I don't know if one more opinion will help you or hurt but I'll go ahead and reinforce some of the previous statements.
You're just starting in in WW kayaking. You definitely don't have to worry about creeking (other than to get excited by watching vids).
Kayaking is a somewhat unique sport, in that, at the top skill levels things get smaller (not to suggest that running some rivers at huge volumes is easy). Creeks tend to be very narrow & have lower flows. They are also much more dangerous with higher consequences for mistakes and larger drops. I know your concept of a "creek". It's the same as what most people outside of the WW community picture when they think of a creek. Basically a stream but maybe a little bigger. Something to go and play around in on a warm afternoon. Most people outside of WW would probably call what we call a "creek" a river. But go to the library or grab a DVD on Netflix and watch a crew run through a creek that's 15' wide and then drop a 40' watefall into a small pool surrounded by rocks and other dangers and you'll begin to understand. (Or click here:
- that's what a creek looks like) Obviously not all creeks are like that but generally speaking they all fall into the Class IV+ to Class V (& VI) range. They're run by crews who often have paddled together for while, understand the consequences and understand how to take the neccessary safety measures to get everyone out alive. (Even when you watch videos of pros where most of the scouting and prep is cut out of the DVD to keep the action moving you'll still notice that on almost every really dangerous section there's at least one -and maybe more- person standing on the side with throwbags ready.) Hopefully that gives you a good visual- if you're a numbers guy here's a simpler way of looking at it: the Animas through Durango (a nice 5 mile Class III river run with a reasonable drop) is rated at a drop of about 27'/mile. Canyon Creek (less than a mile, Class V+ creek) has a drop rated around 680'/mile. Creek boats are made with a lot of volume to resurface you quickly after those drops and without hard edges to keep from hanging up on obstacles.
Creeking is, in reality, a small part of the WW community. If you're a skier, you might think of it in similar terms as the amount of people who ski out of bounds, backcountry and big mountain lines. It tends to inspire the masses but most of them never become someone who partakes in that part of the sport because of the skill level required and the risks that are involved. My point of this whole diatribe is that even if you are interested in getting into creeking, it will be a while before you can build up the skill level and knowledge to safely do so. So you don't need to worry about purchasing a creeker right now and following this thread it seems you're beginning to pick up on that.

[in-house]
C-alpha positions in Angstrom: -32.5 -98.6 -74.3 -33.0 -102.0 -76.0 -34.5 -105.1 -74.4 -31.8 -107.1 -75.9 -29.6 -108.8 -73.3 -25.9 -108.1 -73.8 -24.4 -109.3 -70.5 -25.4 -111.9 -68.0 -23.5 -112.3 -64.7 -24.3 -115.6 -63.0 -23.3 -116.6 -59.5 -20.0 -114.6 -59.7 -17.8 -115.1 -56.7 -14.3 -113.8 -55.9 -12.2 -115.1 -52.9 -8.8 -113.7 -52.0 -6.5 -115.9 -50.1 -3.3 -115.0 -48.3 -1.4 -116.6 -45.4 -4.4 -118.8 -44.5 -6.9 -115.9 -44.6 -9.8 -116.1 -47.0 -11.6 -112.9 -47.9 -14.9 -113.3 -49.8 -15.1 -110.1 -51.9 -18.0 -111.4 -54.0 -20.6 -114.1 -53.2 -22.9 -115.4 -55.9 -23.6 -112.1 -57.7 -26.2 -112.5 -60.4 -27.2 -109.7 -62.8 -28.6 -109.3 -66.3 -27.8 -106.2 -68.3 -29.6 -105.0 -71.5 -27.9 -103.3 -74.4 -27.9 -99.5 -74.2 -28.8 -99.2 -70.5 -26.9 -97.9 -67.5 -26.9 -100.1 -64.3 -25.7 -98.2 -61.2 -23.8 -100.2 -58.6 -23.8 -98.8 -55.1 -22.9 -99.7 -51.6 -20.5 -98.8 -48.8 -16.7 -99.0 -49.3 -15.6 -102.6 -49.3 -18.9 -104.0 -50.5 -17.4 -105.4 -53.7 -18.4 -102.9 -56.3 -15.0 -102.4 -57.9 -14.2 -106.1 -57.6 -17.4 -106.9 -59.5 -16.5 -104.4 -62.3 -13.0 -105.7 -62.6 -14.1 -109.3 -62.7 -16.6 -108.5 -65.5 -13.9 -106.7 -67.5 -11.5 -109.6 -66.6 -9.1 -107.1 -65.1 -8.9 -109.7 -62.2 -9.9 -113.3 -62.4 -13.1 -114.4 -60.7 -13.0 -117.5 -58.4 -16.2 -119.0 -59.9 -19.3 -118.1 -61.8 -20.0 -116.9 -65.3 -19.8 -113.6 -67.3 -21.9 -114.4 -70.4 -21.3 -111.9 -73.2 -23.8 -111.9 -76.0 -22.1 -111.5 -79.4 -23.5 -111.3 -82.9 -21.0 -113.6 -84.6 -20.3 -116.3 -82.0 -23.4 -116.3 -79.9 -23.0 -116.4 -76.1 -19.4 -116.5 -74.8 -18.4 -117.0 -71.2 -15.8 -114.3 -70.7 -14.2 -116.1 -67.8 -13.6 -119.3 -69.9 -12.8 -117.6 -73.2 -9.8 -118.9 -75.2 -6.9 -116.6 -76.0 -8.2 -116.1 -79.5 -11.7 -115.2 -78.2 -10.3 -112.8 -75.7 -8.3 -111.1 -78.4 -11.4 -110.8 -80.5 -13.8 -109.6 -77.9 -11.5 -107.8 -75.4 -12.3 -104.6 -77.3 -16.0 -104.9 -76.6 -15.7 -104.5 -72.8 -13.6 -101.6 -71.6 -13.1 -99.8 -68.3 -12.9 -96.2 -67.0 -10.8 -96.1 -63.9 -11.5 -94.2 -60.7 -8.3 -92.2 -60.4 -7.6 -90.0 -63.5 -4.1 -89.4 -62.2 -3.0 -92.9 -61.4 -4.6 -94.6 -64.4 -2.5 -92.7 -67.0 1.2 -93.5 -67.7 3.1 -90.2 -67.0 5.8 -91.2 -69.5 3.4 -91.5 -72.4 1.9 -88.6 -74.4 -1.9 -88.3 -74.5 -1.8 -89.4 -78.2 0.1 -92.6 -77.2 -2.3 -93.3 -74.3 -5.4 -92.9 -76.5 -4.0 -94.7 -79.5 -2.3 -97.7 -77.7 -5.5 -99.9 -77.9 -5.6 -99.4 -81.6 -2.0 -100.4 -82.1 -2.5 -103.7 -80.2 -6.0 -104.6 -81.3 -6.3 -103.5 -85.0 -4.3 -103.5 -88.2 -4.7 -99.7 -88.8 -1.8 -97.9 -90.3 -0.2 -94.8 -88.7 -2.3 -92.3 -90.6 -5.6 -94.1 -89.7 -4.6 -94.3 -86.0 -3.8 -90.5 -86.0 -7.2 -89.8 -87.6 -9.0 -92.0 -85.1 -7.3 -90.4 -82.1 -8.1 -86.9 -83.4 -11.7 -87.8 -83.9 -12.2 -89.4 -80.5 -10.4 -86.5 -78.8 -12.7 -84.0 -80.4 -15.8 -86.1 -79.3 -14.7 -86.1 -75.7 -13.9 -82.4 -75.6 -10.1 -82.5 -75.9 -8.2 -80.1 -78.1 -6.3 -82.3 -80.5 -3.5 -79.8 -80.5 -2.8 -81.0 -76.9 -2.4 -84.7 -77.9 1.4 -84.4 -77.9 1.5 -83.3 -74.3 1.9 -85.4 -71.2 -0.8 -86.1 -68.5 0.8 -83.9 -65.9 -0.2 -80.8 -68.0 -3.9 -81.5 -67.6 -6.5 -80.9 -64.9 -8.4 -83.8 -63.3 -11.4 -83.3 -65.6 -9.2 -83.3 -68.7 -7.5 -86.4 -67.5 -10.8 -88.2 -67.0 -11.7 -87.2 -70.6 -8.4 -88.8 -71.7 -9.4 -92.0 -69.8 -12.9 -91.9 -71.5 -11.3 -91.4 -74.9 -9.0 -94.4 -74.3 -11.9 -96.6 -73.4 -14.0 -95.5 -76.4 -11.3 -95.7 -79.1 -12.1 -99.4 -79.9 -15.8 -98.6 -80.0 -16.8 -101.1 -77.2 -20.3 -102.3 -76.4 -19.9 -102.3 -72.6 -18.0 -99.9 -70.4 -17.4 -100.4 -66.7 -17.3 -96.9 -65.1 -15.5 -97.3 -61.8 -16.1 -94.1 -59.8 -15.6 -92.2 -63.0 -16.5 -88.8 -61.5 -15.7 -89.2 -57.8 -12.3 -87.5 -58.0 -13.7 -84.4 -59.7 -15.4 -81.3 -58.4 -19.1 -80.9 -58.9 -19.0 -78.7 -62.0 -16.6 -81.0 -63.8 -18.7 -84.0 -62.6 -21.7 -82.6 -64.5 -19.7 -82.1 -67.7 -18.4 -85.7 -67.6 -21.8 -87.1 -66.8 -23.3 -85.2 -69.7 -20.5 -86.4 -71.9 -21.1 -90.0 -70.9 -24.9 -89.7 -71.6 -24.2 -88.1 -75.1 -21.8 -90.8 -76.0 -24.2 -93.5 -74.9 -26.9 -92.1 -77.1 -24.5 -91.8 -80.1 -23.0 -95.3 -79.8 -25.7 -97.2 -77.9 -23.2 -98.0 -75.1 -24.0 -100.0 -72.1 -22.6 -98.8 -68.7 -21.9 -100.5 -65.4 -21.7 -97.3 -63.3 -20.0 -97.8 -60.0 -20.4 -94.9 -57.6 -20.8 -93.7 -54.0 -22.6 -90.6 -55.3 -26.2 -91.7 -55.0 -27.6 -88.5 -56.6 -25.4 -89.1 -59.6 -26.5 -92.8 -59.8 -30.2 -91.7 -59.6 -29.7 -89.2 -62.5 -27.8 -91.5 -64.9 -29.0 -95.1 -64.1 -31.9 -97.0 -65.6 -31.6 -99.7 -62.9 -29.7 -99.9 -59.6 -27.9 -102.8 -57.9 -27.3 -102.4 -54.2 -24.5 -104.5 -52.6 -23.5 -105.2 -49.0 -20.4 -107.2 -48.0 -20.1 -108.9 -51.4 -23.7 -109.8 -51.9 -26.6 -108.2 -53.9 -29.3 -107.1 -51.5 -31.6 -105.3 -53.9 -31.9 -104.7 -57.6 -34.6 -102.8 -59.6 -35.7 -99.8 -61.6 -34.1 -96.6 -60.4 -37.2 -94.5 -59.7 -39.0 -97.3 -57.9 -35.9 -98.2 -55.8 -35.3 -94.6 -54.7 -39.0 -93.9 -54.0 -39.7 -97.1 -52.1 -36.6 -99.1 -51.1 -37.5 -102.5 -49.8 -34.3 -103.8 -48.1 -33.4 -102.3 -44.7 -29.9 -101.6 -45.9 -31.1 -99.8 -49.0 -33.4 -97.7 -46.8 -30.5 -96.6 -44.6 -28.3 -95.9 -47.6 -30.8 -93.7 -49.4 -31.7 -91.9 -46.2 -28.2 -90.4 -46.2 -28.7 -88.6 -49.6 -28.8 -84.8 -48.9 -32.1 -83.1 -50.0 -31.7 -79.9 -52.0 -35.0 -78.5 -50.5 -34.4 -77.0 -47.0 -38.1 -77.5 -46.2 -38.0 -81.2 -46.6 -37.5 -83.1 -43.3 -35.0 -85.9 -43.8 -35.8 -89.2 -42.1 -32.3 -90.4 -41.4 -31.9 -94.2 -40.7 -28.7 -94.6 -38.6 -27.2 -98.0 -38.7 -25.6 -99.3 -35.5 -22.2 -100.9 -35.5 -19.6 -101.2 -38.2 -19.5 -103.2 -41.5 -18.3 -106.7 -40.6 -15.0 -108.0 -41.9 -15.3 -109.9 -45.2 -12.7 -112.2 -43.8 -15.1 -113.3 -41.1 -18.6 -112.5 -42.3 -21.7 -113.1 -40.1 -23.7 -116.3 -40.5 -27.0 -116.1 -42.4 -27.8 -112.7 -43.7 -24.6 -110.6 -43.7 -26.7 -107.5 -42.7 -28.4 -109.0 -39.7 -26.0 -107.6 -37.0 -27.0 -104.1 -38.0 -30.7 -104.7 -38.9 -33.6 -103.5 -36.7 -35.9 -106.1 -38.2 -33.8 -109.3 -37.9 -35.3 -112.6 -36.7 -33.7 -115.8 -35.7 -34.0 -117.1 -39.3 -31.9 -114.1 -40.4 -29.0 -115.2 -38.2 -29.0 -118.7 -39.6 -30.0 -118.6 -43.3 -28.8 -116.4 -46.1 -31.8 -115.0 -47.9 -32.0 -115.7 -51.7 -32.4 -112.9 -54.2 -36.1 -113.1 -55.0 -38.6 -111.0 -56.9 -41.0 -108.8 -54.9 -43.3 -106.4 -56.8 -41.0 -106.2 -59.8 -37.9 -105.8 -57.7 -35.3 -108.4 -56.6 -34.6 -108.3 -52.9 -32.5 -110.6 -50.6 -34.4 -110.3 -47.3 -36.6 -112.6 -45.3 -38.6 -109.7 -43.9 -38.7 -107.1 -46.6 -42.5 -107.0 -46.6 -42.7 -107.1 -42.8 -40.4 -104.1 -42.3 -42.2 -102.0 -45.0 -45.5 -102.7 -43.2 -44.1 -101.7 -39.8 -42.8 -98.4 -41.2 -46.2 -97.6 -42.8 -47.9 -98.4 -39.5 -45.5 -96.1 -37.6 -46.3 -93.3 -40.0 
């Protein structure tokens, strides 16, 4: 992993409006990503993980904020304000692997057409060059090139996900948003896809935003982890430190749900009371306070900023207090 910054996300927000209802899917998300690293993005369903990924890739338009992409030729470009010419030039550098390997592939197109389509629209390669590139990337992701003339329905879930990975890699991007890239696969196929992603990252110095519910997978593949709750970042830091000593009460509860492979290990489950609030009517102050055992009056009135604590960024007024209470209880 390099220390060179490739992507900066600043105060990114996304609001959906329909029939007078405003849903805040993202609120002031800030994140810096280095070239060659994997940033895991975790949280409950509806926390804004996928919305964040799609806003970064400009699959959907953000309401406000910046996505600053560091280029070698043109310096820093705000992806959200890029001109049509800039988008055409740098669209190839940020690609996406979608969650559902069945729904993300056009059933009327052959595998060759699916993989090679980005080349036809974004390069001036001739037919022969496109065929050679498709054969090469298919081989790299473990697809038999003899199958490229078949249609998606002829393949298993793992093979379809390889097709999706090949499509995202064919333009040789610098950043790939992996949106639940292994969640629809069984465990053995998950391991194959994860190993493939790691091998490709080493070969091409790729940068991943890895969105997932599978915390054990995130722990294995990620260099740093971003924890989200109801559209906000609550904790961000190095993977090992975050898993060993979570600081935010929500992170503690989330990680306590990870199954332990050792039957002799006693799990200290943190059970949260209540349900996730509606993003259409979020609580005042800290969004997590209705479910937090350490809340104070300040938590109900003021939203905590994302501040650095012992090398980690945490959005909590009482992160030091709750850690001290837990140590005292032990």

It's sounds like you're not that into the idea of playboating right now (alot of people aren't when they first start out kayaking until they start to mess around on a wave). You'll sometimes see some really good boaters run up to Class IV in a playboat like the Star, or the Kingpin. But there's a couple of reasons for that. One: they're trying to get to a really good play feature downriver. And two: they're really good boaters. It's much more challenging (and much less comfortable -unless you're 4'2" and 110lbs) to go long distances on tough rivers in a low volume playboat. I wouldn't recommend it, especially to someone just starting off.
So that puts you solidly in the river running category. There are basically (notice I said basically- I don't feel like getting flamed) two styles of river runners. Straight up river runners (Diesel, Mamba, Hero, etc.) and the Free-Runners (playboat or freestyle/ river runner blend). Good examples of boats in that category would be the Jackson Fun series, the LiquidLogic CR's and the Dagger RX.
The differences? The river runners have more volume, will get you down the river quicker, have more space for gear, and in the early stages of learning they'll probably help you punch through waves and holes a little easier. The free runners have less volume and will be slower down river. They won't be able to carry as much gear for overnight trips but they're a lot more playful and with a normal learning curve they'll get you through pretty much any Class II & III and many Class IV rivers and will allow you to try out some playboating without going whole hog into getting a specific boat for that discipline.
Everybody has their own personal opinions on specific boats and that's why everyone here has been saying demo, demo, demo. If it were one of my friends getting into the sport and looking to buy a new boat I'd tell them to demo what they can but mostly to look at free runners. In the long run they give you more options and most people generally enjoy them more. As for specifics? I'd tell them they can't go wrong with one of the Jackson Funs or the Liquid Logic CR's. I don't know anyone who's had a bad experience with either of those. They're great to learn in and can progress with you probably up until the point you need to buy a boat specifically for creeking or playboating. Some people prefer one over the other but they're both great.
That's my 2 cents (or more like 200). Maybe it will help.
Now let everyone start bashing me for everything they don't agree with.